AMY PORTERFIELD: Welcome back to another episode of The Online Marketing Made Easy Podcast. I’m your host, Amy Porterfield. As always, I love that you’re here. Thank you so very much for tuning in.
I need you to take a deep breath. Come on, do it for me. Here’s the reason, today we’re talking about personal finances. I know, I know, it’s a little bit of a sticky topic. It’s not the sexiest topic I could talk about. And, it’s not so much fun when you’re kind of struggling to make money in your business, which some of you can relate to right now.
We are talking about personal finances because in order for you to grow your business, you need to make sure you have a healthy, personal finance experience and are constantly looking at your finances, looking to save, looking to grow your finances, and you have everything in order.
That will definitely affect what you do in your business.
You know I want nothing more for you than for you to go off on your own and create a business and a life that you absolutely love. I want you to make your side passion, if that’s where you’re at right now, your real big gig, the Real Thing.
In order to do that we’ve got to look at our personal finances. But I want to give you a little bit of a secret. This is something I actually haven’t talked about publicly a lot. The truth is, I really struggled with my personal finances for a while, especially when I first started my own online business.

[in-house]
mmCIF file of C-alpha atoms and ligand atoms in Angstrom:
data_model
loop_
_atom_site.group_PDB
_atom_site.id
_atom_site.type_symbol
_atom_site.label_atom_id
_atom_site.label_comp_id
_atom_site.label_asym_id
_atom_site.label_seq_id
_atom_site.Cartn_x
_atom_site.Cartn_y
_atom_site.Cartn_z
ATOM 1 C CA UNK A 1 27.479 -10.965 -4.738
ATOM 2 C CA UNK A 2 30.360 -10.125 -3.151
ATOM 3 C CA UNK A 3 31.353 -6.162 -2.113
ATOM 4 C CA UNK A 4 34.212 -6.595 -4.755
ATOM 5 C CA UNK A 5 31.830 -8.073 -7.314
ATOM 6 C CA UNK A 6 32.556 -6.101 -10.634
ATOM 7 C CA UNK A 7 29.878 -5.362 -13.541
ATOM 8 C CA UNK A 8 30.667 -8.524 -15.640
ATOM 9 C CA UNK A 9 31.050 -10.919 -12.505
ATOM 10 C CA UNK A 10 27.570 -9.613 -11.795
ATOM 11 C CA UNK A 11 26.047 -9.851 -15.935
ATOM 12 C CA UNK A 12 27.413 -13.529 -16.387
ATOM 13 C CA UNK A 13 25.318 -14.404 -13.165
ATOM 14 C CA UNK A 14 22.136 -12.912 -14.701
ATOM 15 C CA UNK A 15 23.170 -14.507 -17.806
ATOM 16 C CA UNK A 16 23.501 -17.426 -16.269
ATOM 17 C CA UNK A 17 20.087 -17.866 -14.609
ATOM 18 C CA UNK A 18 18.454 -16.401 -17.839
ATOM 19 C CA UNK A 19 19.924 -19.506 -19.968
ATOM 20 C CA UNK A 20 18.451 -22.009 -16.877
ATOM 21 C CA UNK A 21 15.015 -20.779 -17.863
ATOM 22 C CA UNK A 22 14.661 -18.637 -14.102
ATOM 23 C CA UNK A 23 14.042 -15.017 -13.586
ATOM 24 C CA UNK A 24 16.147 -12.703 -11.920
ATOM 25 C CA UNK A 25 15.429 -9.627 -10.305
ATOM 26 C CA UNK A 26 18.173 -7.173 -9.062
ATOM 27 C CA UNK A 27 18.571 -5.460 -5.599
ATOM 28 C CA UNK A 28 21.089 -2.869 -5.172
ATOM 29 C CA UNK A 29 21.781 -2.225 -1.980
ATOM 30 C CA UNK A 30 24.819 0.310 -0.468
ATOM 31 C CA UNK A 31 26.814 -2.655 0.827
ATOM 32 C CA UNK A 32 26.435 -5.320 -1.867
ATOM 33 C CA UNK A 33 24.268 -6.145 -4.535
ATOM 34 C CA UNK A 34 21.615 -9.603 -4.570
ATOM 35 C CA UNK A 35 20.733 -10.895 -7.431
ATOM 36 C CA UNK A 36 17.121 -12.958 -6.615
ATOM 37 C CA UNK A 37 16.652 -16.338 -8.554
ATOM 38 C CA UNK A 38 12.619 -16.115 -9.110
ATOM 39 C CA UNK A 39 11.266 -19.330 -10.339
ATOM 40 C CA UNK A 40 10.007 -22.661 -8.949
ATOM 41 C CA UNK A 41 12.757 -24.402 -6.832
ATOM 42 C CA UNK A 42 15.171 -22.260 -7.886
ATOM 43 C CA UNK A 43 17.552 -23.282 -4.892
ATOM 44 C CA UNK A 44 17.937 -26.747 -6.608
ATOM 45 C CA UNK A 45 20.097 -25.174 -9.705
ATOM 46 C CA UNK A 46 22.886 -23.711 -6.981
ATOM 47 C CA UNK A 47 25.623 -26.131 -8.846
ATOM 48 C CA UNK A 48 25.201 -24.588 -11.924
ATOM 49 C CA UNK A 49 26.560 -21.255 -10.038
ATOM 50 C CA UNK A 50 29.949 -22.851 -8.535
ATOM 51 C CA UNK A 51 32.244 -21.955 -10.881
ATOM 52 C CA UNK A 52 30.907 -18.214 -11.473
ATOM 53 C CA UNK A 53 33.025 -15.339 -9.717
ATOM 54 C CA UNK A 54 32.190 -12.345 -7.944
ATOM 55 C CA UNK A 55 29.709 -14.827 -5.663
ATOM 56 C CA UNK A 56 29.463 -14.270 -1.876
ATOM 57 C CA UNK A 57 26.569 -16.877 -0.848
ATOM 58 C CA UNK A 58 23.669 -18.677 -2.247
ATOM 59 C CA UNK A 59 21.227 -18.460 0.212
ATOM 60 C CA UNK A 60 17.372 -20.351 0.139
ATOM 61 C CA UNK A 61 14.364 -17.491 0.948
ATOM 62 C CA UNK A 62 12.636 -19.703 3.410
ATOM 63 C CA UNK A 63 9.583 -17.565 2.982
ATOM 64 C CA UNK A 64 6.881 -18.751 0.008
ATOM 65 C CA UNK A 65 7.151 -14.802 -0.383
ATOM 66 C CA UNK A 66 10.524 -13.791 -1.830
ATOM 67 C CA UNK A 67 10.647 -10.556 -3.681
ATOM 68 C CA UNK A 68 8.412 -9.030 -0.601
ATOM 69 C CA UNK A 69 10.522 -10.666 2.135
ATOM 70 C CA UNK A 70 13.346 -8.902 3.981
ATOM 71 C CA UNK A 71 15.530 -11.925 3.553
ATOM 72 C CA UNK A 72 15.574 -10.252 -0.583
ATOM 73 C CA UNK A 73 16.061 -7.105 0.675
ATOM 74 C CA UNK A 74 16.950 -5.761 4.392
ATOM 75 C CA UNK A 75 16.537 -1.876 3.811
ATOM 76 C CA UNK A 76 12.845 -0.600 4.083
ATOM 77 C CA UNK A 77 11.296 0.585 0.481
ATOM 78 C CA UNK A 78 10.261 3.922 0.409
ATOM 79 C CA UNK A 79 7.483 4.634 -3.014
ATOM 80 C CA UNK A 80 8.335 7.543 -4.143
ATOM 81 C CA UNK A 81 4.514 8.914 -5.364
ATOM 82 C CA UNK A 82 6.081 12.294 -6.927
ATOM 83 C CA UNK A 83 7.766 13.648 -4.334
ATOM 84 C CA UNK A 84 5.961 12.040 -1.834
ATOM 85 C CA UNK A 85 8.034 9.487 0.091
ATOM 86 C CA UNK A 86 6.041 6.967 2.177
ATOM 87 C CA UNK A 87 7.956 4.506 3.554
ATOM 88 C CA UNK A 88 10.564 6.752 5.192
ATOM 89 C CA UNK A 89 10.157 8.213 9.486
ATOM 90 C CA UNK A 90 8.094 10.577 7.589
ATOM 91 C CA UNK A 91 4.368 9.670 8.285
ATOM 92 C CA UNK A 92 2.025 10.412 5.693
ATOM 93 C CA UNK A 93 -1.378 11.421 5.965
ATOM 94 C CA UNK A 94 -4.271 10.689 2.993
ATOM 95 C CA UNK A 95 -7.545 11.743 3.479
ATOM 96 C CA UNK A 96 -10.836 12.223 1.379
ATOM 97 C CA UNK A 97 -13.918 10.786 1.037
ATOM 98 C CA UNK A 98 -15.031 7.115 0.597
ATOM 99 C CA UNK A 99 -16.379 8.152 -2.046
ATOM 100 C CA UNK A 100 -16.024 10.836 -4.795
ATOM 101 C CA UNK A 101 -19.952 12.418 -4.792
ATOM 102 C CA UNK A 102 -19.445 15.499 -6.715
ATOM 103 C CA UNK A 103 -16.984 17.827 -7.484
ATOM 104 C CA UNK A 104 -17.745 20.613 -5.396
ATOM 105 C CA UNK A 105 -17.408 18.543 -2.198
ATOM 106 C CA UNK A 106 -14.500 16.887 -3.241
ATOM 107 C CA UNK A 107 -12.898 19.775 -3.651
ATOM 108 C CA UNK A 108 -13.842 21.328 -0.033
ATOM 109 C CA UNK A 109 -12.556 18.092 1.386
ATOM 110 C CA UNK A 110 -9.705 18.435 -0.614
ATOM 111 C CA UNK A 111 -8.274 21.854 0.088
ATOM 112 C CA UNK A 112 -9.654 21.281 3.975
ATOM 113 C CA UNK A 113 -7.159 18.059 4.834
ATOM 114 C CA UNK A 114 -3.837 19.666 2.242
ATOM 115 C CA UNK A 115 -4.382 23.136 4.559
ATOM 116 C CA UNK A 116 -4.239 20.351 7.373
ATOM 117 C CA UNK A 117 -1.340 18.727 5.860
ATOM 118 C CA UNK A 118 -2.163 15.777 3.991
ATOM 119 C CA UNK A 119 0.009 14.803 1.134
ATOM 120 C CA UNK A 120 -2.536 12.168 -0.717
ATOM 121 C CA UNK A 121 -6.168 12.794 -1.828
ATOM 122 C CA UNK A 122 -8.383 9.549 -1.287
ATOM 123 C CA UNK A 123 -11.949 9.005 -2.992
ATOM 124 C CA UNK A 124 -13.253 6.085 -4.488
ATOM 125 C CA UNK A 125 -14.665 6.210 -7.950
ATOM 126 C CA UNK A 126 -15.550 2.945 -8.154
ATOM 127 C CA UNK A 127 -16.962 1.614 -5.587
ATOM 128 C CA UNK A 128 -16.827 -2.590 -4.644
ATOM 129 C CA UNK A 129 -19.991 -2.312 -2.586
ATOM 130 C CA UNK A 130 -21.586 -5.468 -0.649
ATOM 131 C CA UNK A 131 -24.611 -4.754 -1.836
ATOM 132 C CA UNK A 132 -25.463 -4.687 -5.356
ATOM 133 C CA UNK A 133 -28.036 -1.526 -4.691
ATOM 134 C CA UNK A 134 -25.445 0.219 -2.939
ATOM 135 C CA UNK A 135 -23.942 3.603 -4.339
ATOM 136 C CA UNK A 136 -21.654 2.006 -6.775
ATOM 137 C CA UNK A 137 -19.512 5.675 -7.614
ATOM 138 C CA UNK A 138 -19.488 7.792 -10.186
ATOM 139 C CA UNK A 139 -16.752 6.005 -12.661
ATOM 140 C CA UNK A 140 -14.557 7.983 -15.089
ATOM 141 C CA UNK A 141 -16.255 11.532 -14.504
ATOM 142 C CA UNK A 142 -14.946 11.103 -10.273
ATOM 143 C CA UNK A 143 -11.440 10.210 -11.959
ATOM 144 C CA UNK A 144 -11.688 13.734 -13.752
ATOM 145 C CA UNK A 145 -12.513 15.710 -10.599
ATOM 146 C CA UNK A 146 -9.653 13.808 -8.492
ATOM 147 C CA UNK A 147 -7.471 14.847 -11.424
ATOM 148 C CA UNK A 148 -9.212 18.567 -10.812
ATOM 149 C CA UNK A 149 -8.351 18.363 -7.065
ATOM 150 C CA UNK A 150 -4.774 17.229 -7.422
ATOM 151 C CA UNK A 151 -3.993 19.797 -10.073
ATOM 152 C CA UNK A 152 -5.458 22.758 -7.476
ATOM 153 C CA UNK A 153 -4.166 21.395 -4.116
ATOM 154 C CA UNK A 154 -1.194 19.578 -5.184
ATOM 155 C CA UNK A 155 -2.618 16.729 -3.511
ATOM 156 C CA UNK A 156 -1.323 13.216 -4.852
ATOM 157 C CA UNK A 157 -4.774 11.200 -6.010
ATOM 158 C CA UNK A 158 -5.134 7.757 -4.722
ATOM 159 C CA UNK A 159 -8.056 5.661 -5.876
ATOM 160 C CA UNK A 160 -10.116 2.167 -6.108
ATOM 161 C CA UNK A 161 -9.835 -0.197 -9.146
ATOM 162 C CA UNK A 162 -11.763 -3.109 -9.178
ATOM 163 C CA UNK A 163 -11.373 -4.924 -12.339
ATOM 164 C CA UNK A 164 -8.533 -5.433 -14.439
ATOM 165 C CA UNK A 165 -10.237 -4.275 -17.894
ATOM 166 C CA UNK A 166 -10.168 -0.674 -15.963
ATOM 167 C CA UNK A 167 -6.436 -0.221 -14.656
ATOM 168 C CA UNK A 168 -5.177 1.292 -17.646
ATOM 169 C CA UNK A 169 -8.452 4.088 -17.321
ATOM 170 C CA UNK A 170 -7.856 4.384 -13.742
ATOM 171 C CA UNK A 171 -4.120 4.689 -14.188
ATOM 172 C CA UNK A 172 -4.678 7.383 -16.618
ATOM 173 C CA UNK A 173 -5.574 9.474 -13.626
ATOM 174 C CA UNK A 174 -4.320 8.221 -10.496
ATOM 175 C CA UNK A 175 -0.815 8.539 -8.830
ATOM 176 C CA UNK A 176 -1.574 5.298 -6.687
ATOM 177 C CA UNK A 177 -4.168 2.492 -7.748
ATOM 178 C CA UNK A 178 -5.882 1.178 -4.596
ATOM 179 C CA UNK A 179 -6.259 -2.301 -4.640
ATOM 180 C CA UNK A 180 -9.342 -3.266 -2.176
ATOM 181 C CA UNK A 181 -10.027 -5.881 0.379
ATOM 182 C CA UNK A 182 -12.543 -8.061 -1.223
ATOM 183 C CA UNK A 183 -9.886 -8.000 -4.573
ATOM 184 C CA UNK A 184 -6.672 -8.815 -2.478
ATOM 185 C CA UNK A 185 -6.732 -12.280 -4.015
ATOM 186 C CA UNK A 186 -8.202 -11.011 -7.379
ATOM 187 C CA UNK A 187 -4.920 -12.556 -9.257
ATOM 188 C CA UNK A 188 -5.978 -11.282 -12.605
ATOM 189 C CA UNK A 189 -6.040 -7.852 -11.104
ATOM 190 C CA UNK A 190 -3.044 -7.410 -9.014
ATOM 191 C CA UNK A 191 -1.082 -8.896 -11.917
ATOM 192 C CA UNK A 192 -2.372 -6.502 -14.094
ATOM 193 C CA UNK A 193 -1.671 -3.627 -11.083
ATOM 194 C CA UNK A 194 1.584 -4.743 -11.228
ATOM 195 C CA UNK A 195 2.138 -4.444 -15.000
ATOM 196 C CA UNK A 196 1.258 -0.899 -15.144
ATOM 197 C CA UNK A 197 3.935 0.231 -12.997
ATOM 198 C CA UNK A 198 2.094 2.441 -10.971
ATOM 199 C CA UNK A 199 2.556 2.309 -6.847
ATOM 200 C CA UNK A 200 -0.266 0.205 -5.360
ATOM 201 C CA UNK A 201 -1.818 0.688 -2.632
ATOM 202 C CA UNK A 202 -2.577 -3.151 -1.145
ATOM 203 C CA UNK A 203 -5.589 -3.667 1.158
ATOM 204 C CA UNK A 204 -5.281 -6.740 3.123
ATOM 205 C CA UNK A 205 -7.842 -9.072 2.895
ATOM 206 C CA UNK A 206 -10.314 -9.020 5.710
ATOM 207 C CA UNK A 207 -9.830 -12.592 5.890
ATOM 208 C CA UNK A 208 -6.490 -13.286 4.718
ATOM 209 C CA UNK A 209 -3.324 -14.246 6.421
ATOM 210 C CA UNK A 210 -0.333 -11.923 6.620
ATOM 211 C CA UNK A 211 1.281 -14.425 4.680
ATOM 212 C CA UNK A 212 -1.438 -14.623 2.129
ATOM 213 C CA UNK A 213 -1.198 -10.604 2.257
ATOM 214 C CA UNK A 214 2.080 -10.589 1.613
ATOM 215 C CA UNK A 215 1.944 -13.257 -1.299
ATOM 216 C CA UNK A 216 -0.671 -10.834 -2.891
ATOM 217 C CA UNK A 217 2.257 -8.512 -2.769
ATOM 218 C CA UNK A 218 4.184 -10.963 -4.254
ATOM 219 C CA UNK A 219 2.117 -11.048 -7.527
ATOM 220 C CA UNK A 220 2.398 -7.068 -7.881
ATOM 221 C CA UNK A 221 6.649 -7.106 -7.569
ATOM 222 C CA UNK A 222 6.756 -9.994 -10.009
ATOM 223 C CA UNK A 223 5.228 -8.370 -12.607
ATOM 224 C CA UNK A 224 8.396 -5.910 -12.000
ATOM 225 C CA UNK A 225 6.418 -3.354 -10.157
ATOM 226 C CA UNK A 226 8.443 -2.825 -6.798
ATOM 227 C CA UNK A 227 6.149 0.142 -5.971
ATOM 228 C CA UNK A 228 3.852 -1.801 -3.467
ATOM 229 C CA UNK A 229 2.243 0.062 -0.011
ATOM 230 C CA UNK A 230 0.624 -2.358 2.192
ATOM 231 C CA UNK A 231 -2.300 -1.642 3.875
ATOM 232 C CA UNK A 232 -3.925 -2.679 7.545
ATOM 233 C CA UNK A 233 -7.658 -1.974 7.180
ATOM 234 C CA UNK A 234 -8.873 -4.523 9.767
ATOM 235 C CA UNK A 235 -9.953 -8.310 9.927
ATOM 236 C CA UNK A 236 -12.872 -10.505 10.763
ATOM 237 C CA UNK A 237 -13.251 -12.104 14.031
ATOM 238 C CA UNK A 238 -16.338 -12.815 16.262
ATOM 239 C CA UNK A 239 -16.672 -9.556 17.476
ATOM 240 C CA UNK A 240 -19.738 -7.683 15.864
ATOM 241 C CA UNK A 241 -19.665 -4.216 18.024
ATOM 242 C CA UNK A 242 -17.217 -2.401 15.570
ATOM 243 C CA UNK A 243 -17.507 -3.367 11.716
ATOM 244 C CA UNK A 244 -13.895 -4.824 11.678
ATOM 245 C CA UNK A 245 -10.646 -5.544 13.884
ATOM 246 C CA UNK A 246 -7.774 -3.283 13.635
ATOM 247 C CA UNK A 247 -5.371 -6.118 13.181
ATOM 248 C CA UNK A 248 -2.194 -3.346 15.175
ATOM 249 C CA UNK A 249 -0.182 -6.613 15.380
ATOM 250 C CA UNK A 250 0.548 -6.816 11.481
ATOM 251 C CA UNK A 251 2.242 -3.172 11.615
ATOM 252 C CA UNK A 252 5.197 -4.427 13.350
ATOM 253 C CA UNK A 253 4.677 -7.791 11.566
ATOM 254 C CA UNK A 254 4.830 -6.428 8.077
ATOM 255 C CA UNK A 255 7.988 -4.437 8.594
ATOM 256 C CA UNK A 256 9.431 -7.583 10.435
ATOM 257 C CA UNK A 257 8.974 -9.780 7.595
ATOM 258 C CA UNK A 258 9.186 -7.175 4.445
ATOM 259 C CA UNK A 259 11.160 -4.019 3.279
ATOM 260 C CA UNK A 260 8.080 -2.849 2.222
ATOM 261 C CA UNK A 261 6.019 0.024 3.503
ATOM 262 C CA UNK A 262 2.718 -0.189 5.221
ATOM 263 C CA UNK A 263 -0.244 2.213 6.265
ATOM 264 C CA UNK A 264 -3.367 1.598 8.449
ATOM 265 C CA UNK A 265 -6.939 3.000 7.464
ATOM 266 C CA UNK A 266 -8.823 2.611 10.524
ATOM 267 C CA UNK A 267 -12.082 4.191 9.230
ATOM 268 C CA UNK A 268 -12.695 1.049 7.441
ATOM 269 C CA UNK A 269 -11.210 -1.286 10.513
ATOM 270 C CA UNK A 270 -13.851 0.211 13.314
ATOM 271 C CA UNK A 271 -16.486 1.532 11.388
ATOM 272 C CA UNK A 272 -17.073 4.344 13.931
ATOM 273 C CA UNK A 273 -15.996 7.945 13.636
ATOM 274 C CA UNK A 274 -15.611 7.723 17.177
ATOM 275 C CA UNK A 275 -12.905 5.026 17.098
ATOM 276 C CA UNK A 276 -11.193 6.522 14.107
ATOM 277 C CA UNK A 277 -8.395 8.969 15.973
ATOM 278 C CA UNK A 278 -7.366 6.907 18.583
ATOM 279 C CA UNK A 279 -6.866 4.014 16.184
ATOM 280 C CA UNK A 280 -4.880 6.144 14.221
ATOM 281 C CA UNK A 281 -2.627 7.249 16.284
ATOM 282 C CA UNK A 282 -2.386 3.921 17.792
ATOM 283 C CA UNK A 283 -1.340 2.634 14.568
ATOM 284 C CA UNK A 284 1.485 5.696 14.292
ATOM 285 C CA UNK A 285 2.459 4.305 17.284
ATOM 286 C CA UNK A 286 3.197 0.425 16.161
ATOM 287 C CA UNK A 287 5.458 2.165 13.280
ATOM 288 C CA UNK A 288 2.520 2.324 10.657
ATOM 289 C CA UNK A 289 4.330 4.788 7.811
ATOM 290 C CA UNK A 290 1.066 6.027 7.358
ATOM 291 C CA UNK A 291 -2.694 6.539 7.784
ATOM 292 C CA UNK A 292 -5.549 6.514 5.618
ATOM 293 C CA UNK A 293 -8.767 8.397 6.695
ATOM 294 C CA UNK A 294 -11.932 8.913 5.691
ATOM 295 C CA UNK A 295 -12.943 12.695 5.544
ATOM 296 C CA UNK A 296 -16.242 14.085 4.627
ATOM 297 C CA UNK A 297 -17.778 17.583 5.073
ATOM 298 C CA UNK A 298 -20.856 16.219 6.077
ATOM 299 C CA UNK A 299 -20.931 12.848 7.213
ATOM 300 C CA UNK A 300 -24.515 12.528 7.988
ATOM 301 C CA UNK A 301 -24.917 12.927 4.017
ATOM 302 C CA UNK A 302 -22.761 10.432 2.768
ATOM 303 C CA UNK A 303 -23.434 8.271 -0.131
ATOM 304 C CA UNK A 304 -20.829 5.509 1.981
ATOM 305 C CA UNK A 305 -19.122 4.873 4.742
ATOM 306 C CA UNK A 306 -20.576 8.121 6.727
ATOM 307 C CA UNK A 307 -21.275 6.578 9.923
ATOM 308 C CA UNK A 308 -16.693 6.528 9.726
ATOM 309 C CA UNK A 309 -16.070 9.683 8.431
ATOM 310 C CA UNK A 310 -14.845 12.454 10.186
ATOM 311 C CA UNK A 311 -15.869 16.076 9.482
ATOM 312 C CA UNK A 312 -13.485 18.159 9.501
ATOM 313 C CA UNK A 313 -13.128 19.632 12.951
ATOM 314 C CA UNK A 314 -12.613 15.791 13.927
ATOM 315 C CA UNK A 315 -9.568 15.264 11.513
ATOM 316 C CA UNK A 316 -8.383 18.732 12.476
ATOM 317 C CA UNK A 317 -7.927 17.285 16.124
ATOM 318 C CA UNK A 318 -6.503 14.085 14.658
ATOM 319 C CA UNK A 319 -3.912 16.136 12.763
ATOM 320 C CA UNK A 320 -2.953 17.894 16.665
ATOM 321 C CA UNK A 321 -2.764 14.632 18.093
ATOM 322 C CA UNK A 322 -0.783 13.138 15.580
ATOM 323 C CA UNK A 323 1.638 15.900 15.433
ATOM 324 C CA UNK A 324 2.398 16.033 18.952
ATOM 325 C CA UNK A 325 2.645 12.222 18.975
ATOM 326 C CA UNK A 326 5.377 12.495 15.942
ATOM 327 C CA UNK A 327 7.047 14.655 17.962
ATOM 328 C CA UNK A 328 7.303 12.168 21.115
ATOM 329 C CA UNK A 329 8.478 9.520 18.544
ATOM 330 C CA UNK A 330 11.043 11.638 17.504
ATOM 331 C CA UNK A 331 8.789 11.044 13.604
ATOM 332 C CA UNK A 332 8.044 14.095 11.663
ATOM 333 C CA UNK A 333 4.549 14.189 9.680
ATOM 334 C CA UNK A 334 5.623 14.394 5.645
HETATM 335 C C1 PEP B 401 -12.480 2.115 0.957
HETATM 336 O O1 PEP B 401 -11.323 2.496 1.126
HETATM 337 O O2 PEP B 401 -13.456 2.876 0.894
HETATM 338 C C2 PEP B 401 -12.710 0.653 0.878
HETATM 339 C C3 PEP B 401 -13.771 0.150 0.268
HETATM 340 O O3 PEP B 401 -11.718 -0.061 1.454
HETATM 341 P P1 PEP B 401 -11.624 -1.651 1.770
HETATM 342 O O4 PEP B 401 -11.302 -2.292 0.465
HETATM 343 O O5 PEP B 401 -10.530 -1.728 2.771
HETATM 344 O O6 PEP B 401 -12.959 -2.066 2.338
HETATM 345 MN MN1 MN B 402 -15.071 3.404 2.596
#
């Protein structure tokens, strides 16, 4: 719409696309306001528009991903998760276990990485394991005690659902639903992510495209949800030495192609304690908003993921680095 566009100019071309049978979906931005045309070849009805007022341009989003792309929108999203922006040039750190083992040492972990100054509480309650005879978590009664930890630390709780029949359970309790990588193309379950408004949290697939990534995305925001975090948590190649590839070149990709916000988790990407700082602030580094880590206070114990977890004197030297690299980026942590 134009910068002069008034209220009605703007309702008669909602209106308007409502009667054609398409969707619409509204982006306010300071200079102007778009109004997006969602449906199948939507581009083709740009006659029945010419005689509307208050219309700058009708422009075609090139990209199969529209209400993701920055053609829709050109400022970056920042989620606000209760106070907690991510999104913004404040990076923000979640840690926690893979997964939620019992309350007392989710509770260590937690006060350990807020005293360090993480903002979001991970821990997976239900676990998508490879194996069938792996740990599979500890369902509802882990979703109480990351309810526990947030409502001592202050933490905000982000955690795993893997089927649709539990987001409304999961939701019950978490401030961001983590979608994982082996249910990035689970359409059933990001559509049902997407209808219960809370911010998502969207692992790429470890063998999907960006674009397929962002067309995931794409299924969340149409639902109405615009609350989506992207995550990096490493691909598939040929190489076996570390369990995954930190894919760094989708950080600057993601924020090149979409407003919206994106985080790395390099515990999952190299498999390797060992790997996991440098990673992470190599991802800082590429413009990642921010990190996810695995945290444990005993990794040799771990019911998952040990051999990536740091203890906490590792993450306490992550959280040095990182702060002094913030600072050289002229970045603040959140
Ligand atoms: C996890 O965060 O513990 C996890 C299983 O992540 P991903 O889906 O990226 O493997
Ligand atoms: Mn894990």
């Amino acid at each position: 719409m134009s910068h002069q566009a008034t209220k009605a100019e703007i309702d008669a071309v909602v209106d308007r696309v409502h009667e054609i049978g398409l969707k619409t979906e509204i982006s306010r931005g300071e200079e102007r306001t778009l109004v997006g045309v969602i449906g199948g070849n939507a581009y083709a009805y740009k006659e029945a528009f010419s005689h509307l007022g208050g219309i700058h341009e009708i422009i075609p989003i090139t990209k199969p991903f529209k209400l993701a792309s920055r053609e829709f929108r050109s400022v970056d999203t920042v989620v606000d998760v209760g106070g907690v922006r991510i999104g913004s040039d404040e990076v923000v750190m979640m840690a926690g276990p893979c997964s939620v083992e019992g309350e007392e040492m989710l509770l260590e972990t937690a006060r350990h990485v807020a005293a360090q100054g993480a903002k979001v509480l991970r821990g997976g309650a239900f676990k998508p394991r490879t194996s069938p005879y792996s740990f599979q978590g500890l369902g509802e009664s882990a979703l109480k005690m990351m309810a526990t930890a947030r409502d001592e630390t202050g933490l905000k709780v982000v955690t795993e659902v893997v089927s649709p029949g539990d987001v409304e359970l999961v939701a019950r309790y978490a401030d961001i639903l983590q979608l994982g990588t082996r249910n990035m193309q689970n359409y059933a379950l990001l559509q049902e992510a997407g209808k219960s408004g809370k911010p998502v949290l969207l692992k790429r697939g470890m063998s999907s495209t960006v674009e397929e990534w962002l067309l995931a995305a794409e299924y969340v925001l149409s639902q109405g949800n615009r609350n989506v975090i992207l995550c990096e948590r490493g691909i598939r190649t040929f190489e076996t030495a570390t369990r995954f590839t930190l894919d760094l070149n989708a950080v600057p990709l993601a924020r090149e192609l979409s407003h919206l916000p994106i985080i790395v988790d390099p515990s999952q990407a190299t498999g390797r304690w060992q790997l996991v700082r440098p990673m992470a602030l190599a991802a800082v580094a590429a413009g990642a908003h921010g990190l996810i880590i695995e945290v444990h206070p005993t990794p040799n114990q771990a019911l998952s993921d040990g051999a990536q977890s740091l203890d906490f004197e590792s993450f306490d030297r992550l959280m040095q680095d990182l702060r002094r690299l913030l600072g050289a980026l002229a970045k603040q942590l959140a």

I have said publicly that I didn’t have a big savings when I quit corporate, which was over $80,000 a year, and then went into my own thing which was nowhere close to that.
I had to do a bunch of consulting and became the ultimate hustler because I didn’t have any money in savings and I didn’t have any cushion. We actually got into debt my first two years of business.
I’m not proud of it but it definitely did happen. Hobie was trying to become a firefighter at the time so it was only my income. I became obsessed with webinars and selling my online courses online. Until that started to click and I learned what I needed to we were really struggling.
That’s when I wish I would have paid more attention to my personal finances. I wish I had educated myself more and found somebody I trusted to learn from them.
You are going to find out in this special interview, with the guest I am going to tell you about in a moment, that if you can flex the muscle of becoming more responsible with your personal finances when money’s tight and you hardly have anything, those habits become solidified when you have a lot of money and things are going really good and you can make bigger, better decisions. You get to be a little bit riskier with your business decisions.
I wish I wasn’t learning all that stuff now that my finances are a whole lot better than they were back then. So, if you are in a place that the money’s not necessarily rolling in just yet and if you are struggling and in debt, learn these things now because they will be amazingly useful now, in the middle of the mess when you are getting things situated, and when you come out the other side and things are going really well with your finances.